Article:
Compliance Archives - May 2016
5/31/2016The former operator of a now-closed electroplating facility in Cedar Falls, IA has been indicted by a Federal grand jury on one count of unlawful storage of hazardous waste stemming from the discovery of drums of toxic and corrosive waste stored at the facility after it closed.
5/31/2016Summer 2016 will bring major changes for hazmat shippers, hazardous waste professionals, and safety managers nationwide. Below is a quick snapshot of some major compliance updates, deadlines, and new rulemakings to be aware of now that beach season is officially underway!
5/27/2016Twice a year, US regulatory agencies post Agendas that give us a look at what they have planned for industry in the near (and not-so-near) future. The Spring Agenda was released this month and lays out plans for new regulations, amendments to the current rules, and more.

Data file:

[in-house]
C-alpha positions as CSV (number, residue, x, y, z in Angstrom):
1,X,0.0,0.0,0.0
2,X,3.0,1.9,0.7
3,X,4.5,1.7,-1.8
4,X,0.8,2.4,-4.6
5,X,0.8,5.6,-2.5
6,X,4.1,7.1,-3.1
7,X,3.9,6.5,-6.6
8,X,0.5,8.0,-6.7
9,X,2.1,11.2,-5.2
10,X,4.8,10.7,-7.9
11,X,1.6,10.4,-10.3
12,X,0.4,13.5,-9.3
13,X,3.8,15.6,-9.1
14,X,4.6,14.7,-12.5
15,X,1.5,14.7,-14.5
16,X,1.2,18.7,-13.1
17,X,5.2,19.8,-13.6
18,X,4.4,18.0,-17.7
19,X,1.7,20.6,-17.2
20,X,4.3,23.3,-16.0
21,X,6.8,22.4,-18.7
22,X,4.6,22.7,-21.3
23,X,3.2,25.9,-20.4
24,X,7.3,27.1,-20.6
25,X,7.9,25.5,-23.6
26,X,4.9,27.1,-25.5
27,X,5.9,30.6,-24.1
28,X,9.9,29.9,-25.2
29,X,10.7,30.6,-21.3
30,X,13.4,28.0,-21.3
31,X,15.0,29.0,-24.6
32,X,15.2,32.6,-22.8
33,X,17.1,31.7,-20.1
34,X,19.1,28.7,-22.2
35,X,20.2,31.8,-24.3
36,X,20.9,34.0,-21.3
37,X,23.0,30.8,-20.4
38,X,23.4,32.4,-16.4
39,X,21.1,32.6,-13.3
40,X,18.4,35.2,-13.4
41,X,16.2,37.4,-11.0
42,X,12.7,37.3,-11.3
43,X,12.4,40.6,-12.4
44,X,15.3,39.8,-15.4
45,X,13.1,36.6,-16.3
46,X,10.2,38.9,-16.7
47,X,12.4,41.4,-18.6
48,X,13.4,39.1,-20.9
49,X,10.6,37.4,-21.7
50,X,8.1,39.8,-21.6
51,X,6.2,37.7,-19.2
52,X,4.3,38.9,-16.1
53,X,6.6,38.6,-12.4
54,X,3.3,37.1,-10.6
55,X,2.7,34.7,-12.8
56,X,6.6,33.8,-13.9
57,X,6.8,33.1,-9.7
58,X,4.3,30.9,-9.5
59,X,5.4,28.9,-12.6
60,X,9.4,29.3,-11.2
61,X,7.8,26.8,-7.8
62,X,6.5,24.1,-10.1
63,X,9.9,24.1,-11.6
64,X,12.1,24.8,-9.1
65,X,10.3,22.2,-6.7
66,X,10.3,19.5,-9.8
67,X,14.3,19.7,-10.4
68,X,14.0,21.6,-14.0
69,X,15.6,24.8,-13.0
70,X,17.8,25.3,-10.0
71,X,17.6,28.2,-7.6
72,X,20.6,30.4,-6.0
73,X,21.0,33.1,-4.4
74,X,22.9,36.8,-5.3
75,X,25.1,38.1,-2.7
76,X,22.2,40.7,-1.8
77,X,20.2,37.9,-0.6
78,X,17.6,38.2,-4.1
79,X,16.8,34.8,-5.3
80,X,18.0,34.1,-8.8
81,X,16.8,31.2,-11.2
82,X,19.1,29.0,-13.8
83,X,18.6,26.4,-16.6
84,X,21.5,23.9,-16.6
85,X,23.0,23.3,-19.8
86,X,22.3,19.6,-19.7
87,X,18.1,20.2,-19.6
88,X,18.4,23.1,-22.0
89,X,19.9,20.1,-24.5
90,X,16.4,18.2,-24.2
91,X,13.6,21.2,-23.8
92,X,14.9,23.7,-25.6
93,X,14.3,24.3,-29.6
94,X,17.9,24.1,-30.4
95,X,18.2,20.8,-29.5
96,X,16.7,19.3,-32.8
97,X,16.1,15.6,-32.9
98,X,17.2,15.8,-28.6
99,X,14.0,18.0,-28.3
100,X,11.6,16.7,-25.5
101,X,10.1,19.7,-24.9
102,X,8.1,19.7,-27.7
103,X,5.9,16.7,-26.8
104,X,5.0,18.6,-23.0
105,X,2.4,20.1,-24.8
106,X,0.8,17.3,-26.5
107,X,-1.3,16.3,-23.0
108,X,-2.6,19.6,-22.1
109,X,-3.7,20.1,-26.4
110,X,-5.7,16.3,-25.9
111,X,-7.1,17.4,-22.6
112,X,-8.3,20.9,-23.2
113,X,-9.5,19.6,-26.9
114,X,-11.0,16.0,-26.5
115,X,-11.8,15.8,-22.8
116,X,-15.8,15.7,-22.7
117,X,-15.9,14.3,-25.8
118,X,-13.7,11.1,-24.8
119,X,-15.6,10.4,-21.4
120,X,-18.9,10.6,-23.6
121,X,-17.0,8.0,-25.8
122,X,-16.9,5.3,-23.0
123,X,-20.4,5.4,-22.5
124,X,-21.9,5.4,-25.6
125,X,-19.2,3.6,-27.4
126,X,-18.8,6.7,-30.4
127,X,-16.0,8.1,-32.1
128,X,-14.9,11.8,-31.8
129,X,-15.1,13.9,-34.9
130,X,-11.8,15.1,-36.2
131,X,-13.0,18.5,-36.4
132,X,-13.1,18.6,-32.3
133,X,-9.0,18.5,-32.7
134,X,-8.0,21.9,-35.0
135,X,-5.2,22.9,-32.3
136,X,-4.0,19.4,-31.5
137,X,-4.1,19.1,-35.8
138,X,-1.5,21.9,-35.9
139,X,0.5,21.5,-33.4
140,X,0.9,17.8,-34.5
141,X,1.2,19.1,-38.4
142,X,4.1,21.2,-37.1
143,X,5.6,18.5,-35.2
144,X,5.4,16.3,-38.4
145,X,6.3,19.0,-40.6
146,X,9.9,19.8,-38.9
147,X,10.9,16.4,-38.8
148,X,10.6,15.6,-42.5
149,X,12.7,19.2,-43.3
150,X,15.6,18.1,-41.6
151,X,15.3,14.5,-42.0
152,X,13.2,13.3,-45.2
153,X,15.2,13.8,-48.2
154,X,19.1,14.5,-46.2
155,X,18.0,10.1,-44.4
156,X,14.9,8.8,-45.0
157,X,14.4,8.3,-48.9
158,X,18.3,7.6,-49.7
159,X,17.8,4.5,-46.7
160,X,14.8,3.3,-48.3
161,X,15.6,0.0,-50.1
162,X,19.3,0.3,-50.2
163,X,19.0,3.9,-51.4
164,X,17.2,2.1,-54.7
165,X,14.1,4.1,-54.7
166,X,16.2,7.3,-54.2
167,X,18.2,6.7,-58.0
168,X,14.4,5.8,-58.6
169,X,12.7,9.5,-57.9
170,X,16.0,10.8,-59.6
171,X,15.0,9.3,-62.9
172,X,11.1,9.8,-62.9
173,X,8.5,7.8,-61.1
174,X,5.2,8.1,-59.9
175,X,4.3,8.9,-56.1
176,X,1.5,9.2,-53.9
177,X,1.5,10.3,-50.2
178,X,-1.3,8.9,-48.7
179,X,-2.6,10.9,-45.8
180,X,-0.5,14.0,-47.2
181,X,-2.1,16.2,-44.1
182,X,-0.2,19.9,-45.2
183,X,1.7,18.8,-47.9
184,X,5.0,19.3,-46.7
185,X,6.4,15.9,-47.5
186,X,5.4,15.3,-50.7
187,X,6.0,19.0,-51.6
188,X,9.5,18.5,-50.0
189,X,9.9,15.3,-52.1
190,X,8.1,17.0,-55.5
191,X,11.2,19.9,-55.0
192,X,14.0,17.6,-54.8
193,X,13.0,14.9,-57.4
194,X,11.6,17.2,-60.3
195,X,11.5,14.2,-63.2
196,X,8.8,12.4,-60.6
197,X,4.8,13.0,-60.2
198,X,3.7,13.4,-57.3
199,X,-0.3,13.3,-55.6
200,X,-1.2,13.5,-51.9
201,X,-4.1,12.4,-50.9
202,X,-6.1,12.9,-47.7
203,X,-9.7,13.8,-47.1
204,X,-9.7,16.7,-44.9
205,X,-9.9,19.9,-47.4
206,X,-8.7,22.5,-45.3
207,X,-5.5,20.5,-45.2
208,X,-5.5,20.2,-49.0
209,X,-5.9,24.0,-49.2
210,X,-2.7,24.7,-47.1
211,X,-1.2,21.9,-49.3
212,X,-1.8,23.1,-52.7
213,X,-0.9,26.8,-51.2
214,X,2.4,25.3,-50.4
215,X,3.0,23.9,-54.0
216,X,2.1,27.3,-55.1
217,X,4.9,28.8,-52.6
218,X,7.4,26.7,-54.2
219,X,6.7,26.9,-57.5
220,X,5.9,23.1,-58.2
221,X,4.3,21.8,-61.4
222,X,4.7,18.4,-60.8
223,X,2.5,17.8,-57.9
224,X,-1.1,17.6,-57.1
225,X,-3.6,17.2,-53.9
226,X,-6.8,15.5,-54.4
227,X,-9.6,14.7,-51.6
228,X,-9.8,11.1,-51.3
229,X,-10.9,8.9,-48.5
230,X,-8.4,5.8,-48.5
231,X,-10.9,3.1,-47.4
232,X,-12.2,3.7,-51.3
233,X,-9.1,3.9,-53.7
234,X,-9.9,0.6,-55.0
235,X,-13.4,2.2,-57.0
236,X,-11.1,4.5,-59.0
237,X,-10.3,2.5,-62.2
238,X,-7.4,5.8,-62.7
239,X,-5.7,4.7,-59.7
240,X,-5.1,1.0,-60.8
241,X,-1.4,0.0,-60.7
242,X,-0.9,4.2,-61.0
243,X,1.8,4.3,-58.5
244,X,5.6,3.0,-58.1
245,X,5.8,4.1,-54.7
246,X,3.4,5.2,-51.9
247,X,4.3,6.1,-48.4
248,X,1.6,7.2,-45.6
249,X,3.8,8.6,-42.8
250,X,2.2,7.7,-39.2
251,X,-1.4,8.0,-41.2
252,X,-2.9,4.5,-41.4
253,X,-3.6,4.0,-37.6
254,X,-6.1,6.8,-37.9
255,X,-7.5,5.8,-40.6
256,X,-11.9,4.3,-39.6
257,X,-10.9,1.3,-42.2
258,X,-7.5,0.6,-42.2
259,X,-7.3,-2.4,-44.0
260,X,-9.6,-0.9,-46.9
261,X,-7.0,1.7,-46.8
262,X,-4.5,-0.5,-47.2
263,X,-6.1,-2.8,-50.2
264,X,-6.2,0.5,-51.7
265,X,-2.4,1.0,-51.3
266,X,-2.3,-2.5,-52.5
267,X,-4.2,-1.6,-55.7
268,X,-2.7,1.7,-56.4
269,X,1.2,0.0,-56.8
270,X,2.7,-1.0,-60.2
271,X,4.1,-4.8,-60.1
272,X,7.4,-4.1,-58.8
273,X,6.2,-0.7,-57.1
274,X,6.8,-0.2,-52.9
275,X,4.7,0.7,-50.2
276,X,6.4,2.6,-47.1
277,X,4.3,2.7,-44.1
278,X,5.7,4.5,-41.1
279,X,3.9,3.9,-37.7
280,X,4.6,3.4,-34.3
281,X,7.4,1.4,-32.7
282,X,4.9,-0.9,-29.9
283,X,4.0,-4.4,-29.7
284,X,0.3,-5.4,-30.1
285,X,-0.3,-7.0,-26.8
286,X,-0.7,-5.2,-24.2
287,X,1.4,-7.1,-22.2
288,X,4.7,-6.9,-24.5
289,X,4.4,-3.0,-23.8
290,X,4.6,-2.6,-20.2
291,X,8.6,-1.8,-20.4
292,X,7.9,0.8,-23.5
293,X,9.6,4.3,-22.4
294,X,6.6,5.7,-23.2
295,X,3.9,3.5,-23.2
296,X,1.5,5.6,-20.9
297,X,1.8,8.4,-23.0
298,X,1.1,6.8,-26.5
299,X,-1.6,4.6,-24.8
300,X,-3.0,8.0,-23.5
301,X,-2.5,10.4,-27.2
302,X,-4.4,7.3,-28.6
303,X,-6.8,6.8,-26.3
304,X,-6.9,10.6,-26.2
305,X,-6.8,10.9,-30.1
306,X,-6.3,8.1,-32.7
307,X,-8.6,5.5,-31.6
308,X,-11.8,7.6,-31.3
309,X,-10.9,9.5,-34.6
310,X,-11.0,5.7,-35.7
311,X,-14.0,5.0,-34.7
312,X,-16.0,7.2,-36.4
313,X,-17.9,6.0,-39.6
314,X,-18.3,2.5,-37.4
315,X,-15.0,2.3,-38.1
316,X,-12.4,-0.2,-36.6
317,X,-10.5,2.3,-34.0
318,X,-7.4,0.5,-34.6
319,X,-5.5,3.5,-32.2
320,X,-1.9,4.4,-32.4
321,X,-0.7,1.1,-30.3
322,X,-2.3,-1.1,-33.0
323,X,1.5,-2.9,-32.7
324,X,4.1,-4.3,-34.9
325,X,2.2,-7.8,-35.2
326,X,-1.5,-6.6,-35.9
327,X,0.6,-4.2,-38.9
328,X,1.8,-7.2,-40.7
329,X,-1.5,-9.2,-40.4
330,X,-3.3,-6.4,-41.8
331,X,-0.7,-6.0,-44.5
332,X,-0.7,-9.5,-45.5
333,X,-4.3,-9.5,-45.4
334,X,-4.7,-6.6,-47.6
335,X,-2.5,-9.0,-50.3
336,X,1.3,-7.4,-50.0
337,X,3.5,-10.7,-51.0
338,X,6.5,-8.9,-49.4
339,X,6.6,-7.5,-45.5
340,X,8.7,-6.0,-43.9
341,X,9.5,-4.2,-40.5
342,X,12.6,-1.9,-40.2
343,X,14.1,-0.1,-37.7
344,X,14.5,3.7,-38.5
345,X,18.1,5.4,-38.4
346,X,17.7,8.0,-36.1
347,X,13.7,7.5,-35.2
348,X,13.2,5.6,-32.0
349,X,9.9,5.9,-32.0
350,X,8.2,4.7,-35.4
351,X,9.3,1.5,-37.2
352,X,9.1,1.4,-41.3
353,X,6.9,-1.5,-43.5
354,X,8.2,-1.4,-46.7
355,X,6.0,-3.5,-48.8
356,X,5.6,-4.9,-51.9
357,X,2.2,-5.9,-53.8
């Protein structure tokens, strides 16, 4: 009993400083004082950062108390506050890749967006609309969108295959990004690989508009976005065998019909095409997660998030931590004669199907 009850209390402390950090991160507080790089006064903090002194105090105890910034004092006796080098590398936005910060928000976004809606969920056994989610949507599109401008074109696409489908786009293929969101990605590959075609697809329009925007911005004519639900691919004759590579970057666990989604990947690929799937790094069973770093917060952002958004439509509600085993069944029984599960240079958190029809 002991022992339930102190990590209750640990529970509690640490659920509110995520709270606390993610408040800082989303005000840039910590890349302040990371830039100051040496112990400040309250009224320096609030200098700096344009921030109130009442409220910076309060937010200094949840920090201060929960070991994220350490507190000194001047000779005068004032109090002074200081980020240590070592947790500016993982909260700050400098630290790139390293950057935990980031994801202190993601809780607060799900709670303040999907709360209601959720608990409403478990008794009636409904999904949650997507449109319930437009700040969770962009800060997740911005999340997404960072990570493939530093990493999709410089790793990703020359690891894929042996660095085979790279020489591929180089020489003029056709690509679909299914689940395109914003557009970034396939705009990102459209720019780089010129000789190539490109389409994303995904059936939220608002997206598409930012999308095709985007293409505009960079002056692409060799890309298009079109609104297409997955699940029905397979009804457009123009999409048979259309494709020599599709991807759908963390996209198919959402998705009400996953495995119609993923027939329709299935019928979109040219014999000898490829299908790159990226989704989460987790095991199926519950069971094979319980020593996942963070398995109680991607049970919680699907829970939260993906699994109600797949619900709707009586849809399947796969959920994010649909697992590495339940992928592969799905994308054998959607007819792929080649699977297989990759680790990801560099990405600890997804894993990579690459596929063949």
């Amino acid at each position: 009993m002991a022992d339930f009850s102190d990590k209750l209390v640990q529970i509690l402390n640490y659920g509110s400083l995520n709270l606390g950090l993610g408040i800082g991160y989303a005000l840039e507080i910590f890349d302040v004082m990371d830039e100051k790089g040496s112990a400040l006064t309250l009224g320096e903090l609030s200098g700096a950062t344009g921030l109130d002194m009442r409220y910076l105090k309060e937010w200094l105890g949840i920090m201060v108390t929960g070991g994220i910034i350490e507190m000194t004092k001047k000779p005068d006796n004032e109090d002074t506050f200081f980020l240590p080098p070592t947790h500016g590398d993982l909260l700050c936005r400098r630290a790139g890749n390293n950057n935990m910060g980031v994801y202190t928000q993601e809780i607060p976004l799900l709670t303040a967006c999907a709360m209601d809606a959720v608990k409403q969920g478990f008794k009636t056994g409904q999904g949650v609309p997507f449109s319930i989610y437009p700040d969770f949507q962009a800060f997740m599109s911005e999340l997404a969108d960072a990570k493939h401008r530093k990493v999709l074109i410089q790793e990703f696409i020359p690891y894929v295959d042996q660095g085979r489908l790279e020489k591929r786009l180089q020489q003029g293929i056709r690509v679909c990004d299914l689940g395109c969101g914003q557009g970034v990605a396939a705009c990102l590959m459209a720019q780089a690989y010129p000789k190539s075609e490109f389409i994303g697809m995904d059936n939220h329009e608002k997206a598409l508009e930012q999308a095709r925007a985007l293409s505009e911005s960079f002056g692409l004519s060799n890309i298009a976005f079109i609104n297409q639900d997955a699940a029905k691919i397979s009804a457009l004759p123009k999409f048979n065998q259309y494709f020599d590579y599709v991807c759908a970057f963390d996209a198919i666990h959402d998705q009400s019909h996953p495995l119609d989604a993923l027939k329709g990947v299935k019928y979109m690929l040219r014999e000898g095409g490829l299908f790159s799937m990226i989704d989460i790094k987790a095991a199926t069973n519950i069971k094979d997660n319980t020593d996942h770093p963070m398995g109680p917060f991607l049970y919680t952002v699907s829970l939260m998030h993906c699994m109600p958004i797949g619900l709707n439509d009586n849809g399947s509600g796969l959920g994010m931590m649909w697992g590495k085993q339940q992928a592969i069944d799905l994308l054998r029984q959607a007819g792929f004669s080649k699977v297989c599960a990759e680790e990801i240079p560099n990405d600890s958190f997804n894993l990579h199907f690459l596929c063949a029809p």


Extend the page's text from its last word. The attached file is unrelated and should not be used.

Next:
5/26/2016The US House of Representatives approved legislation this week to overhaul the Toxic Substances Control Act (TSCA) chemical management, reporting, and recordkeeping regulations. The nearly unanimous decision to pass TSCA reform in the House (the Bill passed 403 to 12) comes after lawmakers agreed on key points of the legislation earlier this month. The Senate is expected to follow suit and pass the bill as well.
5/24/2016In order to dispose of any RCRA hazardous waste, generators must assign the proper “waste codes.” RCRA wastes codes are alphanumeric indicators that provide specific information about how a waste should be treated to make it safe for disposal. Assigning waste codes is a complex—and absolutely crucial—part of managing hazardous waste...
5/19/2016The US DOT posted a Final Rule to today’s Federal Register to prohibit electronic smoking devices (“vape pens,” e-cigs, e-hookahs, e-pipes, etc.) in checked baggage aboard an airplane. The Rule also prohibits charging e-cigs while on a plane. Electronic “smoking” or “vaping” devices will still be allowed in carry-on baggage.
5/12/2016In today’s Federal Register, OSHA posted a Final Rule that requires employers to file annual electronic reports of injury and illness data. OSHA plans to publish the injury and illness data it receives on a public website—but will not publish personal identifying information about individual employees.
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